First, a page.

Jump City Records is an open-source, python-based, generative audio project built in the Fall of 2014. The goal was to create a completely self-sustainable record label that automatically publishes its work online.
Under the hood Jump City Records is powered by a variety of scripts performing all of the functions needed to create an "album". This includes: album art generation, selecting source material, mixing the selected samples, lossless outputting, track and album naming, and a readme.txt. At its core, the sounds are sourced from a large sample library of field and electro-acoustic/musique concrète recordings.
This script was designed and developed with help from Michiel Overtoom, a software engineer from the Netherlands. The illustration below was drawn by Matt Carignan of Scramble Skates.
For reference, let's begin by listening to a typical Jump City Records album:
These tracks are best described as sound collages.
They are sourced from a massive sample bank of field recordings, avant-garde music libraries, and other oddities that I've been collecting for the past few years. The script creates tracks by selecting random pieces from this archive, producing them with some panning ajustments and outputs them with a name and album art.
This is not a "smart" system by any means. There isn't any AI or decision making algorithms that determine the output of the track (though that could be an interested experiment in the future). The sonic aesthetic is simply determined by the sample library that it is pulling from, a dance between human-controlled curation and rapdily automated production.
jumpcityrecords/ │ ├── _albums/ │ ├── _assets/ │ ├── sample folder 1 │ ├── sample folder 2 │ └── sample folder 3 │ └── src/ ├── jumpcity.py ├── albumart.py ├── albumtracks.py ├── ... (a few other scripts) └── utils.py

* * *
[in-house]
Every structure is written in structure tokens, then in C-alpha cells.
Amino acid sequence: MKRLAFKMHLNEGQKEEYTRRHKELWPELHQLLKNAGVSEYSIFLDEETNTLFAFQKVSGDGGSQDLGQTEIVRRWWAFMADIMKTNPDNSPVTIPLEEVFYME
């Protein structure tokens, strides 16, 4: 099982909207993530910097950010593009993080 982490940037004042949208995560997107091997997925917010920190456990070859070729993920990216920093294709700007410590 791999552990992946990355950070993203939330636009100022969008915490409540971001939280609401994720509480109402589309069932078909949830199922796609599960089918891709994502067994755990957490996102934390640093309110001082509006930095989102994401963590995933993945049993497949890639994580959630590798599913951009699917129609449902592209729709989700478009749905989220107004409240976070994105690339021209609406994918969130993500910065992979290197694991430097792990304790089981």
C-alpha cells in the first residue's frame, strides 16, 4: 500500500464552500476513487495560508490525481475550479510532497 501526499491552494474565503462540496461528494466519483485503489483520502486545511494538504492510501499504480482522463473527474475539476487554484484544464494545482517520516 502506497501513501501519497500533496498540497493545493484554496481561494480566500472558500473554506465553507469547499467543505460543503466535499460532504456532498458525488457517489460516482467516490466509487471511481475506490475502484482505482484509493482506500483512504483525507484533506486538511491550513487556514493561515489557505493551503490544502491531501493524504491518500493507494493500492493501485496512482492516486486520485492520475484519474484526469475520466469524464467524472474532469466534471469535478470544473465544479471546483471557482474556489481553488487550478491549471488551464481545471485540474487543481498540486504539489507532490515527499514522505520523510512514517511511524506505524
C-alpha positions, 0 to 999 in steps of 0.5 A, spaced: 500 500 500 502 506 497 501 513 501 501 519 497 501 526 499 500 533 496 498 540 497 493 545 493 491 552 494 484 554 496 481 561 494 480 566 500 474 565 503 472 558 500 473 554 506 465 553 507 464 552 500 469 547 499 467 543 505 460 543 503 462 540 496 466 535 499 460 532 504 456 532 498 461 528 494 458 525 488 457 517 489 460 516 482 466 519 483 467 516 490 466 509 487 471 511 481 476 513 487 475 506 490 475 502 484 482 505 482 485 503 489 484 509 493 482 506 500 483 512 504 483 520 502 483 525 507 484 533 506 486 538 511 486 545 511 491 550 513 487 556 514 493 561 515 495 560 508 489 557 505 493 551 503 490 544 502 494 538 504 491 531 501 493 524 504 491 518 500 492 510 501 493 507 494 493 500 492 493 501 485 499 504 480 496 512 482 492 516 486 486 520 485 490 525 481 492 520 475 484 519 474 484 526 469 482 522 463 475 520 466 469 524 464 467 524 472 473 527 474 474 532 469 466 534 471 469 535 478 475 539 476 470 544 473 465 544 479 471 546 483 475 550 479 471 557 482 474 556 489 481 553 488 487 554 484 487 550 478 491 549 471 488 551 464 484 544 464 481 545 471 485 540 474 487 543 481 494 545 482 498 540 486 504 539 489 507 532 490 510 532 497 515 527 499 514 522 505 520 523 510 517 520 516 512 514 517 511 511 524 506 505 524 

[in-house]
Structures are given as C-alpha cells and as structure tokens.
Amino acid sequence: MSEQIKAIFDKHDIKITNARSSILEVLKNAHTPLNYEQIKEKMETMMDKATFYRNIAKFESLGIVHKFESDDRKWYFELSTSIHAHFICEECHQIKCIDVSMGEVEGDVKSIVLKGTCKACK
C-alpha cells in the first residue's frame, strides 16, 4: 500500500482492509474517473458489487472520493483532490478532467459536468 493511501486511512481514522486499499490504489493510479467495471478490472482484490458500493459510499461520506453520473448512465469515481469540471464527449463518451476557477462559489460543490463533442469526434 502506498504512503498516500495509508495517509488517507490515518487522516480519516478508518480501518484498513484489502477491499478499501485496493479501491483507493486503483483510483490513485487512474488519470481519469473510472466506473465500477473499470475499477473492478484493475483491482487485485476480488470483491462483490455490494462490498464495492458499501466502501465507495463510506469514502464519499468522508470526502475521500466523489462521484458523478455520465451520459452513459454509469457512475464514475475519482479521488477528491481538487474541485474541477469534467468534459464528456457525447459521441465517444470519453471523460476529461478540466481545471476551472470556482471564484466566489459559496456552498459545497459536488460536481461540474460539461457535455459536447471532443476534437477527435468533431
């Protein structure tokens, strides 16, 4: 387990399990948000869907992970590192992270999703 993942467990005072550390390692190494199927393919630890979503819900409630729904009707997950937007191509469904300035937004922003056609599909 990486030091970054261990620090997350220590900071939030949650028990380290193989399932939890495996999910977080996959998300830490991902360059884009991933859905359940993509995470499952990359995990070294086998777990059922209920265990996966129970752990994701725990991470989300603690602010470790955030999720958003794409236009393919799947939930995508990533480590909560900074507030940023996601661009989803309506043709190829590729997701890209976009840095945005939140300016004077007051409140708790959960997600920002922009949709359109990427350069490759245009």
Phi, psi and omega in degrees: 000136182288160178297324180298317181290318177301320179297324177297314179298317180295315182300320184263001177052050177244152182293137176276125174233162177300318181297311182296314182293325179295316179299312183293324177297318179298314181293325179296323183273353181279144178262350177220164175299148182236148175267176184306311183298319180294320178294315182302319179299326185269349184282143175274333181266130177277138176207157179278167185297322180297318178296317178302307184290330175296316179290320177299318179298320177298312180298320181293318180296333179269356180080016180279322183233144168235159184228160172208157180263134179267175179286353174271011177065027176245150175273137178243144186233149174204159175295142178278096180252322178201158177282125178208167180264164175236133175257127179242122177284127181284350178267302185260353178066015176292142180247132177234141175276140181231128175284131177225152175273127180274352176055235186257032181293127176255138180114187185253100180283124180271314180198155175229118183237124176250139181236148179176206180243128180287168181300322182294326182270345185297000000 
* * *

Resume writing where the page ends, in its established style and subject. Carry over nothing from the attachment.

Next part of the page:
The chart above shows the basic file system for Jump City. There are three main folders:
This folder stores the albums that Jump City outputs.
This is where all of the audio samples live. Samples must be organized in folders because the script will select one folder per album to draw samples from. This was designed for maximum variation.
This folder is where the various python scripts are stored. Everything from generating album artwork to combining and mixing out tracks are all found here.
The following items are generated when the main script is run:
The chart below should help you visualize the process flow of Jump City:
The first step Jump City does is selects a random folder in
_assets to pull samples from. This allows me to assign different pools of samples and makes for great unpredictability. I figured that a single, massive folder would get watered down after awhile.
The selected folder determines the sample bank for the entire album.
After selecting a folder, the script determines how many tracks are going to be in the album and generates its first track. The script then selects three random audio samples in the defined folder and cuts them to the desired length (x). For longer samples (I have a lot of samples that are over an hour) it randomly crops it at (x) duration.
The mixing algorithm is such that each three tracks are panned a certain way. One track pans hard left, another hard right, and the last one is centered. This system makes the tracks a little bit more interesting to listen to and gives them a "wider" feel.
The track then needs to be named. To do this, Jump City just selects a random article title from a Wikipedia entry and prints it as the file name (while writing it in the file's ID3 tag).
The final mixed track exports as a .flac and repeats the process until it reaches the generated track limit.
Here are some examples of of the album art that Jump City generates:
You'll notice that the album art is a bit more formulaic than the audio output of Jump City Records.
The logic consists of picking a background color, generating two quadrilaterals, assigning them two random colors, and rotating them a randomly generated number of degrees. A timestamp is placed at the bottom to indicate time and date of creation (the font used is Orator, incase you're wondering).
One source of inspiration for these visuals was Dadaist algorithmic art, notably Jean Arp's chance collages.
While this project is for the most part complete, the idea of create a "smarter" automatic record label is fascinating to me. Advancements in machine learning and AI have the potential to make bodies of work that will no doubt pass a Turing test.
If you stumbled upon this project, remember that it's entirely open-source. Feel free to do what you'd like to it, just preserve the names of the people who helped build it!
Premiere of Jump City Records at Livestream HQ in Bushwick! (I'm the first presenter):